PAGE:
Forest landscape restoration (FLR) has been hailed as one of the most critical and effective solutions to mitigate climate change, conserve and build biodiversity, reverse land degradation and restore and maintain sustainable livelihoods. The need for such solutions is pressing: nearly a billion hectares of land, across the humid and semi-humid tropics alone, is degraded and requires urgent restoration. As such, and as the global community embarks on the UN Decade on Ecosystem Restoration this year, FLR is increasingly in the spotlight.
But FLR is a more complex process than it might first appear. “It’s not just about planting trees,” says Hwan-ok Ma, a senior project manager at the International Tropical Timber Organization (ITTO). “At its heart, it’s about diverse groups of people and the different ways that they use the landscapes that are the focus of restoration processes.”
That’s why ITTO and its partners have put together the new ‘Guidelines for Forest Landscape Restoration in the Tropics,’ which lays out six key principles for successful FLR, and 32 guiding elements with recommended actions for putting FLR into effect in the field. The manual also presents 18 case studies from three regions across the tropics, which explore how FLR can be achieved – and the challenges and opportunities it can present for local people and other stakeholders along the way.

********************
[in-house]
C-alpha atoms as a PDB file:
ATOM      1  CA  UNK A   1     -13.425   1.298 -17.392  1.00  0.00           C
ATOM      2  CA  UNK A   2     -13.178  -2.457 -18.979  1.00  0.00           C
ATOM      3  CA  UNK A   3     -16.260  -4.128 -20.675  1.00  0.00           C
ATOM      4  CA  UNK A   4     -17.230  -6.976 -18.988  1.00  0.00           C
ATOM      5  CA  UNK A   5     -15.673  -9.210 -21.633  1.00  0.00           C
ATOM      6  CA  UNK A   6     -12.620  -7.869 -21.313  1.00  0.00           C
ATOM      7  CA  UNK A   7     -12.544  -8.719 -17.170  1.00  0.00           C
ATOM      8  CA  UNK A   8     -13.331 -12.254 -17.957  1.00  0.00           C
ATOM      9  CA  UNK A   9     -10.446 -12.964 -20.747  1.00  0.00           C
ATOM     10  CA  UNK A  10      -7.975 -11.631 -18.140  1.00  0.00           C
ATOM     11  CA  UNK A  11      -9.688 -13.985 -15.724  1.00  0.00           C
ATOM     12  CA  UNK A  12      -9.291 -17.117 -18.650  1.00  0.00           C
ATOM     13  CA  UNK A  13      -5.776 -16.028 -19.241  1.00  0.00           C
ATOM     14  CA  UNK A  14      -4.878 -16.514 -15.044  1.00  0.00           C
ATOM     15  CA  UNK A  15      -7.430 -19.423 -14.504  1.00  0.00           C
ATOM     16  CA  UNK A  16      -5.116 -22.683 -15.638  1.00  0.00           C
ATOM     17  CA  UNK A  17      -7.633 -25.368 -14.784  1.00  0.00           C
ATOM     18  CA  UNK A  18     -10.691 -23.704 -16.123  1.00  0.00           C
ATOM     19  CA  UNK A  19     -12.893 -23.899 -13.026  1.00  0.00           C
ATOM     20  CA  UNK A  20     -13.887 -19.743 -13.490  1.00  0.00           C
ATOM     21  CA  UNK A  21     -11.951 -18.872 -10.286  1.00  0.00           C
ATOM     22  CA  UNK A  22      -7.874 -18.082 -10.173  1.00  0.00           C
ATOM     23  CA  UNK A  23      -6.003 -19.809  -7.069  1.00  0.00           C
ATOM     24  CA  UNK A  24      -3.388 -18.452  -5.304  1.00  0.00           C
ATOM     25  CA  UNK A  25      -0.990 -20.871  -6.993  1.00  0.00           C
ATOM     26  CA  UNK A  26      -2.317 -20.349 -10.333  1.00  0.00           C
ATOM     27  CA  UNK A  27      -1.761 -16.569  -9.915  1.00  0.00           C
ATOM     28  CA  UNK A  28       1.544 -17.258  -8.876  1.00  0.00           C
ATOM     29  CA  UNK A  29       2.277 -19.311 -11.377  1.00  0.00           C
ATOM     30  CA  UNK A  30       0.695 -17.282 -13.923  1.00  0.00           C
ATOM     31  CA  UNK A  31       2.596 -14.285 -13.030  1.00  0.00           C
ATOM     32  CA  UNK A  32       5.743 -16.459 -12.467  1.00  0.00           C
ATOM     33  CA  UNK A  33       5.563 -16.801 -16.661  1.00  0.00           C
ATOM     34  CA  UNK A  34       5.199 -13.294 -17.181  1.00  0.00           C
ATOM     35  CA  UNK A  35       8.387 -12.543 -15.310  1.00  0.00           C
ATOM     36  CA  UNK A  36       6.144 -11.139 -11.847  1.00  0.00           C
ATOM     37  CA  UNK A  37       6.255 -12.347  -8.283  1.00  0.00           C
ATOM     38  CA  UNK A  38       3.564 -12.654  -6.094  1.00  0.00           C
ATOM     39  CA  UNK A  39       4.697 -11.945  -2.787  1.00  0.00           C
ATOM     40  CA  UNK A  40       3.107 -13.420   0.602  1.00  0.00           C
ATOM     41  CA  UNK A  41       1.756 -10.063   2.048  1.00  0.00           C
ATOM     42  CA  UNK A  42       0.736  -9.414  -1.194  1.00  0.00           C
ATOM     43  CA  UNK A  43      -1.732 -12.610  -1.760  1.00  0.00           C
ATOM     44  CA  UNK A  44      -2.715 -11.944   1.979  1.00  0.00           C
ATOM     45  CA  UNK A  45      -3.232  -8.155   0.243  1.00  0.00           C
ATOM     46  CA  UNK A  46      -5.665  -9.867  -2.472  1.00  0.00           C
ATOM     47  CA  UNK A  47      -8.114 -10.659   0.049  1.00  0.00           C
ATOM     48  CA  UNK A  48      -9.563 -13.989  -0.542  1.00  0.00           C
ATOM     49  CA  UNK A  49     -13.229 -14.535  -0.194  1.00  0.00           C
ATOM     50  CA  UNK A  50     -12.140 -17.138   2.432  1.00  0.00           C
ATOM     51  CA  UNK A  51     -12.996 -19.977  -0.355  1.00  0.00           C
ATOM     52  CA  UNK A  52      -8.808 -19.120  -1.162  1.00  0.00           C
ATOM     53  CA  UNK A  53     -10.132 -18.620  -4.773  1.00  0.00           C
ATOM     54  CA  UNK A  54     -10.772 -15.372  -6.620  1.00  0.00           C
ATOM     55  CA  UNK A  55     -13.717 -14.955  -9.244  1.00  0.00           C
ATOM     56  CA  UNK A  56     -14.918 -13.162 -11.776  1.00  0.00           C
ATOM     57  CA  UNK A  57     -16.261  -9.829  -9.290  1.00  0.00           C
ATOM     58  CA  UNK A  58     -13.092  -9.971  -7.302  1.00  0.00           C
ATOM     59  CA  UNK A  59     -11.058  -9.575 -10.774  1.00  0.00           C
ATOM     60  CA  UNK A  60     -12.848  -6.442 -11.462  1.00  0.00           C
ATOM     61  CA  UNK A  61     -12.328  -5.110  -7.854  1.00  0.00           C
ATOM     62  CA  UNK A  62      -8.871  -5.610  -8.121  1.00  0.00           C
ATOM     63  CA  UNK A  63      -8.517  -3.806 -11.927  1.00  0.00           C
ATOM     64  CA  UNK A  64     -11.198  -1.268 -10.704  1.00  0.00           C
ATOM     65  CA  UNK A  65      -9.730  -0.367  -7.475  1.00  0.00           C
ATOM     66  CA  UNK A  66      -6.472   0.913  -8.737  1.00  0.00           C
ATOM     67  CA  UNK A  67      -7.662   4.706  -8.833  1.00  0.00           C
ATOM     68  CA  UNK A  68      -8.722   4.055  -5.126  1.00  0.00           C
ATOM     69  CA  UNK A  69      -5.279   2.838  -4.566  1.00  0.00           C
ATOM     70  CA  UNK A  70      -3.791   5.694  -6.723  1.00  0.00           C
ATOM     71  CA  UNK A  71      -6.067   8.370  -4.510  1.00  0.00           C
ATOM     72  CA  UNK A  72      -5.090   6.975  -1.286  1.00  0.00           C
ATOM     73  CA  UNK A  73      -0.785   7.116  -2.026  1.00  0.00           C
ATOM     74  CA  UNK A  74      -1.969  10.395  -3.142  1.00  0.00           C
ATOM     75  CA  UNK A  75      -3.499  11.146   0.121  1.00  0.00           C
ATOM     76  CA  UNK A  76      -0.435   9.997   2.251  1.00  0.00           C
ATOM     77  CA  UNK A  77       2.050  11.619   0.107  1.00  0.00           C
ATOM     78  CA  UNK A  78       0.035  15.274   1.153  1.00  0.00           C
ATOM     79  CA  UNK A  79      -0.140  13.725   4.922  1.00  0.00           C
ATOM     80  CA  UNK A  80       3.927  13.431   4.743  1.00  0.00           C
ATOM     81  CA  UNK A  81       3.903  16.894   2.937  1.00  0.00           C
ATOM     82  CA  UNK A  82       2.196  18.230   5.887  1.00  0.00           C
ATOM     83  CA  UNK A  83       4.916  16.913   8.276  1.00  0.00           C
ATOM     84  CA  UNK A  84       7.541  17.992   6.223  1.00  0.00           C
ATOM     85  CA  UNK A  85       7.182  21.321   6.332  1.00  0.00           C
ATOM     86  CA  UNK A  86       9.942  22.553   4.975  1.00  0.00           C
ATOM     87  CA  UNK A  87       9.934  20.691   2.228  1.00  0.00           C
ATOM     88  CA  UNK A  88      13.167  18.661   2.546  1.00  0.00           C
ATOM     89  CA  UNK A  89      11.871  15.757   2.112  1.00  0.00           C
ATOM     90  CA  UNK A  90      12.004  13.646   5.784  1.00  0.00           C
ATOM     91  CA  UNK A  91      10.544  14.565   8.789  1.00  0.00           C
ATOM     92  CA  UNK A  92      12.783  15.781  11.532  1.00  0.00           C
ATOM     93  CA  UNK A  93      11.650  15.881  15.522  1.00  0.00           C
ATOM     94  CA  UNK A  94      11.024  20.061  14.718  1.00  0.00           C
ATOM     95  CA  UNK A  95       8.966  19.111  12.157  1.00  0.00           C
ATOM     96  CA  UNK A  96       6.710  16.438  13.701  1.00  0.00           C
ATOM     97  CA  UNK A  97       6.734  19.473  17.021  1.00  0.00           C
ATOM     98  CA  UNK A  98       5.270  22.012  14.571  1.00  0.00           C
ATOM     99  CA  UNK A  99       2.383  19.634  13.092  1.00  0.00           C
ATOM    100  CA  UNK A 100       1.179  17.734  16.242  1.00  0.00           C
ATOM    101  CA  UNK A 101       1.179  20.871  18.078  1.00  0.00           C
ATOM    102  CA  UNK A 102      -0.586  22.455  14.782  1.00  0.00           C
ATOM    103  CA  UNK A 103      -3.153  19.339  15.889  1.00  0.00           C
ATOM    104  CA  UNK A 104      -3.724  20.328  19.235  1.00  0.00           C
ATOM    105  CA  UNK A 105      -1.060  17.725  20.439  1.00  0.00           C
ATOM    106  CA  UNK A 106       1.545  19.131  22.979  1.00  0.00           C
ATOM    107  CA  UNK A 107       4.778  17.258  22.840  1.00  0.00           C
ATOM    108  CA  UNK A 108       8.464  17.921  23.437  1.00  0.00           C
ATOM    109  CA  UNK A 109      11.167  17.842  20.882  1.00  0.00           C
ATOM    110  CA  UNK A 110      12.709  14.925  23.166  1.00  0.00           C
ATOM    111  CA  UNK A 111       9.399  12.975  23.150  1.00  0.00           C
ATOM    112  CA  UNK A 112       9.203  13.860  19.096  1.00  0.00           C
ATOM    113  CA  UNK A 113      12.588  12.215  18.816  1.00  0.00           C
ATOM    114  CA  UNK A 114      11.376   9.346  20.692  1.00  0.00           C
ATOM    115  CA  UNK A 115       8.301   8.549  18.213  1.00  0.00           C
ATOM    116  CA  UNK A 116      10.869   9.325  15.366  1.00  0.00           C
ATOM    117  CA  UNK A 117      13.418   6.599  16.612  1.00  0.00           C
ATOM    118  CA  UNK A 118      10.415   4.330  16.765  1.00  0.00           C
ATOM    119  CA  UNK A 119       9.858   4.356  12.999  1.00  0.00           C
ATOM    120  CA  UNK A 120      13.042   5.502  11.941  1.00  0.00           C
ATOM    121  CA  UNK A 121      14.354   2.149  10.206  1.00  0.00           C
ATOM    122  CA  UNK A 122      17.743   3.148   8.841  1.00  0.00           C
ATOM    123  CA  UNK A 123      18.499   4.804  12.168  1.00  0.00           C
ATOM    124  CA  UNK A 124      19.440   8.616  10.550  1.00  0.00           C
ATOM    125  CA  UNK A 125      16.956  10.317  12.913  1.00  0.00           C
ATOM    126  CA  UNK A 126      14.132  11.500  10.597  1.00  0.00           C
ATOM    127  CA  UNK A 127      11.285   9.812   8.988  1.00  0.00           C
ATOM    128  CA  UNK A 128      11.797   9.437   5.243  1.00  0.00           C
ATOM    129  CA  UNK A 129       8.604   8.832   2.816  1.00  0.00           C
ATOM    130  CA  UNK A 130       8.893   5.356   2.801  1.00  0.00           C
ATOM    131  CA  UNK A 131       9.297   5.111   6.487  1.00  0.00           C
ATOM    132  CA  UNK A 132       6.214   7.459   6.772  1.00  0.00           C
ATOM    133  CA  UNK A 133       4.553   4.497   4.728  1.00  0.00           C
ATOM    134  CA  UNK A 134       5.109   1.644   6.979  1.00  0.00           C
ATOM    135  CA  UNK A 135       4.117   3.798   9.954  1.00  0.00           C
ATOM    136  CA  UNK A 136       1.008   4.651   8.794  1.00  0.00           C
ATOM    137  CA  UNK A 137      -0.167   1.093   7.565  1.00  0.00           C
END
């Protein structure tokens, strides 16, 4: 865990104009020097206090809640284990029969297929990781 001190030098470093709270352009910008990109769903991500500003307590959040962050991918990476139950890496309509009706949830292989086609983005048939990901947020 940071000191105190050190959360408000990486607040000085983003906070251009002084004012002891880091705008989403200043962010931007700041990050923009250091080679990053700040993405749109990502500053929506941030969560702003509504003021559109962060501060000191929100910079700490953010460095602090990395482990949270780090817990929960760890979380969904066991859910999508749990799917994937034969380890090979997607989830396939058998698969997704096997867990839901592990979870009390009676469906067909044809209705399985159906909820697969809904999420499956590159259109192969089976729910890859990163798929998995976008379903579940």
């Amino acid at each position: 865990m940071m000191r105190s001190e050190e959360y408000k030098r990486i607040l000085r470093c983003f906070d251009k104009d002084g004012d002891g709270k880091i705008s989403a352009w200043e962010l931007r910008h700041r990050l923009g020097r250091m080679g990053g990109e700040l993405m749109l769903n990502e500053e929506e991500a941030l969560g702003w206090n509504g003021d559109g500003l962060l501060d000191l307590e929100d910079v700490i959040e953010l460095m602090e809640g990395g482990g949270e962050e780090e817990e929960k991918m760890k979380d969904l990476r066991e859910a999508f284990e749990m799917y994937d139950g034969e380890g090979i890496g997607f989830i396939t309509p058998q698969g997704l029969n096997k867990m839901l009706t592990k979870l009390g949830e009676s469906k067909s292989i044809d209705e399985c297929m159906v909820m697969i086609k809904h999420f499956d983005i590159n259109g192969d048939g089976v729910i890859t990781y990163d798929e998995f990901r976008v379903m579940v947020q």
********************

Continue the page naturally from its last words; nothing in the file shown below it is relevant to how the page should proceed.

Ma says it is designed to offer “a better understanding of the FLR framework for all stakeholders, which they can then use to identify appropriate actions and policies.” In the bigger picture, “we hope to help catalyze fast implementation of the UN Decade on Ecosystem Restoration by providing a reference for how to do this work, for practitioners on the ground,” he says.
The new Guidelines build on the 2002 ITTO ‘Guidelines for the Restoration, Management and Rehabilitation of Degraded and Secondary Tropical Forests,’ which was the first international effort to provide overall guidance on tropical forest restoration. The six principles included in this version were first identified by the Global Partnership on Forest and Landscape Restoration (GPFLR), and have been adapted and elaborated upon with the help of a team of restoration experts from across the globe, who hail from organizations such as the Center for International Forestry Research (CIFOR), the International Union of Forestry Research Organizations (IUFRO), the International Union for the Conservation of Nature (IUCN) and the World Resources Institute (WRI), among others.